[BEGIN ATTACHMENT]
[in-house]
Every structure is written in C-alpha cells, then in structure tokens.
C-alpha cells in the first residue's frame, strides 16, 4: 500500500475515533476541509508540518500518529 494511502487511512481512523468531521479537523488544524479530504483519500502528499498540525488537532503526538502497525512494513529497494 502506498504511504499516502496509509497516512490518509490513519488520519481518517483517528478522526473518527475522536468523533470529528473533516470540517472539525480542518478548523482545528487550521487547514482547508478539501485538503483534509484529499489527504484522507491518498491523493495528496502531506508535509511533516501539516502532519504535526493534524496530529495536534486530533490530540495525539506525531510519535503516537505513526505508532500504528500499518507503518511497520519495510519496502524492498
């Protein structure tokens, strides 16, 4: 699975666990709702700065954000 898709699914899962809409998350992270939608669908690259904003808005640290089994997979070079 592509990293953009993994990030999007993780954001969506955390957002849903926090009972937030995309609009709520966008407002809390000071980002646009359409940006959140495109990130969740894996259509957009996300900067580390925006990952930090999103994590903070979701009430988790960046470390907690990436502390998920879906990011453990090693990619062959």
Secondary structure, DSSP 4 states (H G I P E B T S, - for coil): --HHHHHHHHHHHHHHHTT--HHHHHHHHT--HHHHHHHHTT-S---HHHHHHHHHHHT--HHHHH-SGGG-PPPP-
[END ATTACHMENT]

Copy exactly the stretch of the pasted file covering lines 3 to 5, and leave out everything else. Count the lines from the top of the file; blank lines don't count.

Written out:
C-alpha cells in the first residue's frame, strides 16, 4: 500500500475515533476541509508540518500518529 494511502487511512481512523468531521479537523488544524479530504483519500502528499498540525488537532503526538502497525512494513529497494 502506498504511504499516502496509509497516512490518509490513519488520519481518517483517528478522526473518527475522536468523533470529528473533516470540517472539525480542518478548523482545528487550521487547514482547508478539501485538503483534509484529499489527504484522507491518498491523493495528496502531506508535509511533516501539516502532519504535526493534524496530529495536534486530533490530540495525539506525531510519535503516537505513526505508532500504528500499518507503518511497520519495510519496502524492498
């Protein structure tokens, strides 16, 4: 699975666990709702700065954000 898709699914899962809409998350992270939608669908690259904003808005640290089994997979070079 592509990293953009993994990030999007993780954001969506955390957002849903926090009972937030995309609009709520966008407002809390000071980002646009359409940006959140495109990130969740894996259509957009996300900067580390925006990952930090999103994590903070979701009430988790960046470390907690990436502390998920879906990011453990090693990619062959």
Secondary structure, DSSP 4 states (H G I P E B T S, - for coil): --HHHHHHHHHHHHHHHTT--HHHHHHHHT--HHHHHHHHTT-S---HHHHHHHHHHHT--HHHHH-SGGG-PPPP-